What this first diagram actually shows is that if these shifts would occur in constant interv
als (b, consistent straight lines in green), then the socioeconomic transformation effort (a) would increase more and more, thus also increasing “Disruptional Debt” (a). In other words, it would become increasingly difficult for people to make the effort.
In reality the intervals have become shorter and shorter during the last 500 years.
The result is that disruptional debt (1) decreases with every cycle. If we keep the socioeconomic transformation effort (3) at a consistent level, the cadence of the upheaval cycles will increase. This is what we can observe in our lives when viewing the big picture: Those technological advances that substantially improve people’s lives occur at ever-shorter intervals.
But, more than anything else, the concept of perpetual disruption is intended as a message to today’s economy and society (read also as, politics).
“To presume that the changes in the digital arena, which we can now observe, are merely another technology boost in the sense of another ‘Industrial Revolution’ would be fatal. Instead, what is applicable is that we are confronted with substantial technological improvements that are occurring at an ever-increasing pace. The corporate world’s answer cannot be a “transformation”, but must represent a fundamental re-definition of the business model. Change is the new constant.”
What is new is that this change is occurring on numerous occasions during one lifetime. The agility that is needed is not yet being practiced in the companies. Today’s organizations are far too rigid to quickly develop products and services based on these new technologies.
What is necessary is that companies forearm themselves for constant transformation and create an environment in which they are capable of extreme changes. In this way we can reduce social harm that creative destruction de facto wreaks. The same applies to politics and legislation.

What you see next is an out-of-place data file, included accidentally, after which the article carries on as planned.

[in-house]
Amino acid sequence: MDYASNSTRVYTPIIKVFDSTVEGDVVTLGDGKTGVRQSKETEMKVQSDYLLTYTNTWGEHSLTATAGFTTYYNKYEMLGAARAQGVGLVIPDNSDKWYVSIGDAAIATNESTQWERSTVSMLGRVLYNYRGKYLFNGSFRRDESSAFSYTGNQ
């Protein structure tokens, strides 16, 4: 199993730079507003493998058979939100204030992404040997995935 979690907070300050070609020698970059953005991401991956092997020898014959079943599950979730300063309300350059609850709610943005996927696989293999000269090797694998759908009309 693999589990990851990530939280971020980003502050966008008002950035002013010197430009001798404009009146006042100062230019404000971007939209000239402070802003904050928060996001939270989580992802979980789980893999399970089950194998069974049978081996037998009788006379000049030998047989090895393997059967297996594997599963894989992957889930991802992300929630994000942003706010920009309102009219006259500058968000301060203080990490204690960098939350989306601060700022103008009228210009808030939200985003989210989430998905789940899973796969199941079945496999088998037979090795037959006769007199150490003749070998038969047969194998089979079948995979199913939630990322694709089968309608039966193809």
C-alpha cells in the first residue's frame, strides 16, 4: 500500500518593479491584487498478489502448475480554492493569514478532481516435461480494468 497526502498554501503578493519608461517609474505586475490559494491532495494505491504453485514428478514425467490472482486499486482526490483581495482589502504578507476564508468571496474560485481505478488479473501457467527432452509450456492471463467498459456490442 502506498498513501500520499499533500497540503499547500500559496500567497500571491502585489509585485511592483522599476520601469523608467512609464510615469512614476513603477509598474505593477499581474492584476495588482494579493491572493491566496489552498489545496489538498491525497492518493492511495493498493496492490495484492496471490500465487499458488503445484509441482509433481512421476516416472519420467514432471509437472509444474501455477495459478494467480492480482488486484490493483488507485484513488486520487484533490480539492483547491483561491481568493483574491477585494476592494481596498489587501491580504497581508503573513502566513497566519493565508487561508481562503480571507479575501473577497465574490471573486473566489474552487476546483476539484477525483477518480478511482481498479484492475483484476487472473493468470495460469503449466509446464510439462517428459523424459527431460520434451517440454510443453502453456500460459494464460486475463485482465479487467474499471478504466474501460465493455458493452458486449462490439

One solution would be to reduce socioeconomic inertia and the socioeconomic effort per cycle.
The effect would be to reduce the harm, for instance mass unemployment, caused by that structural changes and distribute that damage over a longer period. Damages to a person are always the most severe when they occur unexpectedly or over a short period of time (or both). If the changes are negative and happen in small, foreseeable steps, then they can be dealt with far more easily. This applies to individuals in their private lives as well as to entire societies.
To assume that the current changes only require digital transformation and/or that what is generally happening is the 4th industrial revolution is fatal for businesses. Simply because whenever, in the historic perception, a period of consolidation should occur, what actually happens is the next upheaval. In that case, companies would simply not be prepared to deal with the situation.
The impact of unshaped changes can be observed extensively throughout history. The damage (i.e. human suffering) was considerable in every instance. Today’s changes don’t really come as such a big surprise. Nevertheless, no serious, comprehensive examination of the topic is taking place.
Through examining a general paradigm shift to constant change in a timely fashion (in other words, now), society and, with it, the economy could thus secure their future. To be aware of a “Perpetual Disruption” can only be helpful to the process.